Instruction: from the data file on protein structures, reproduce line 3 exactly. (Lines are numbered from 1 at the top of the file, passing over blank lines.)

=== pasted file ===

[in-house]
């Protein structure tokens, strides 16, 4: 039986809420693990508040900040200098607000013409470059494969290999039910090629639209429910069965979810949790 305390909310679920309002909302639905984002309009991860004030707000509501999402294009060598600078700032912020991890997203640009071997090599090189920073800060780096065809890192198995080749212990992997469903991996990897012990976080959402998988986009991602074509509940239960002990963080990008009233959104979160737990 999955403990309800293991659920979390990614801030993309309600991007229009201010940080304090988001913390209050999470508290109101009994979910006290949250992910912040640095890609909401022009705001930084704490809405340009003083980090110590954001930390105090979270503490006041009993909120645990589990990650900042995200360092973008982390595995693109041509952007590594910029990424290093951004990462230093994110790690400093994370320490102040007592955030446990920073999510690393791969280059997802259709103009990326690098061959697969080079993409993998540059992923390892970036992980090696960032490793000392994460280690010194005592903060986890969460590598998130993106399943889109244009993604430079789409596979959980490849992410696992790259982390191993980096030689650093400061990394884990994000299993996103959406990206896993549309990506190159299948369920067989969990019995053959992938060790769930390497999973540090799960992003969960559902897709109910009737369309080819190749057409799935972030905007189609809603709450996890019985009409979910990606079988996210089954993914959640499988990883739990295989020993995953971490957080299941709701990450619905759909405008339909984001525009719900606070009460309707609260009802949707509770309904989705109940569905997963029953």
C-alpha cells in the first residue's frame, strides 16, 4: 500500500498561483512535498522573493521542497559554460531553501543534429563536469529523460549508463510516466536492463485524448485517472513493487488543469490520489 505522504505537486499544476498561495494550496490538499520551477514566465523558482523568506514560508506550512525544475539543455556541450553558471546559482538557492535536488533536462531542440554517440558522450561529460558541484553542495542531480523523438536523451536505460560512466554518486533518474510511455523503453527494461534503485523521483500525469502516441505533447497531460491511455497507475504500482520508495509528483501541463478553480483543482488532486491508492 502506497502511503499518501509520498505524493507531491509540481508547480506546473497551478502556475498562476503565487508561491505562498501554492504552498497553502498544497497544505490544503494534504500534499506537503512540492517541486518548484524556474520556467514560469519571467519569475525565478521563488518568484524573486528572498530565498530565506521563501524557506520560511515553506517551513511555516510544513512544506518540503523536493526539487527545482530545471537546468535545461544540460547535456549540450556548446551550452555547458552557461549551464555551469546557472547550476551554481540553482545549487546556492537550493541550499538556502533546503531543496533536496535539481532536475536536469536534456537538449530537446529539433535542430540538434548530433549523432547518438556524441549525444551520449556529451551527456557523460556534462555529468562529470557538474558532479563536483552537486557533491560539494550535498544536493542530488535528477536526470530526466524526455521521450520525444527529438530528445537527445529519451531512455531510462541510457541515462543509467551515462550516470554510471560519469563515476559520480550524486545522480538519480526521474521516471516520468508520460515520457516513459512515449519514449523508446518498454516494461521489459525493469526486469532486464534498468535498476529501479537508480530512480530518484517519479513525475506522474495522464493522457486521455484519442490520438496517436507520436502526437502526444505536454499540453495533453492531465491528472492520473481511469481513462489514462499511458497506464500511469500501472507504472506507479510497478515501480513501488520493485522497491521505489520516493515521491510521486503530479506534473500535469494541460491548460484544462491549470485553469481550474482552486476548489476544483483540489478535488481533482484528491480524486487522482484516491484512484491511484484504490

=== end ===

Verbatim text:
C-alpha cells in the first residue's frame, strides 16, 4: 500500500498561483512535498522573493521542497559554460531553501543534429563536469529523460549508463510516466536492463485524448485517472513493487488543469490520489 505522504505537486499544476498561495494550496490538499520551477514566465523558482523568506514560508506550512525544475539543455556541450553558471546559482538557492535536488533536462531542440554517440558522450561529460558541484553542495542531480523523438536523451536505460560512466554518486533518474510511455523503453527494461534503485523521483500525469502516441505533447497531460491511455497507475504500482520508495509528483501541463478553480483543482488532486491508492 502506497502511503499518501509520498505524493507531491509540481508547480506546473497551478502556475498562476503565487508561491505562498501554492504552498497553502498544497497544505490544503494534504500534499506537503512540492517541486518548484524556474520556467514560469519571467519569475525565478521563488518568484524573486528572498530565498530565506521563501524557506520560511515553506517551513511555516510544513512544506518540503523536493526539487527545482530545471537546468535545461544540460547535456549540450556548446551550452555547458552557461549551464555551469546557472547550476551554481540553482545549487546556492537550493541550499538556502533546503531543496533536496535539481532536475536536469536534456537538449530537446529539433535542430540538434548530433549523432547518438556524441549525444551520449556529451551527456557523460556534462555529468562529470557538474558532479563536483552537486557533491560539494550535498544536493542530488535528477536526470530526466524526455521521450520525444527529438530528445537527445529519451531512455531510462541510457541515462543509467551515462550516470554510471560519469563515476559520480550524486545522480538519480526521474521516471516520468508520460515520457516513459512515449519514449523508446518498454516494461521489459525493469526486469532486464534498468535498476529501479537508480530512480530518484517519479513525475506522474495522464493522457486521455484519442490520438496517436507520436502526437502526444505536454499540453495533453492531465491528472492520473481511469481513462489514462499511458497506464500511469500501472507504472506507479510497478515501480513501488520493485522497491521505489520516493515521491510521486503530479506534473500535469494541460491548460484544462491549470485553469481550474482552486476548489476544483483540489478535488481533482484528491480524486487522482484516491484512484491511484484504490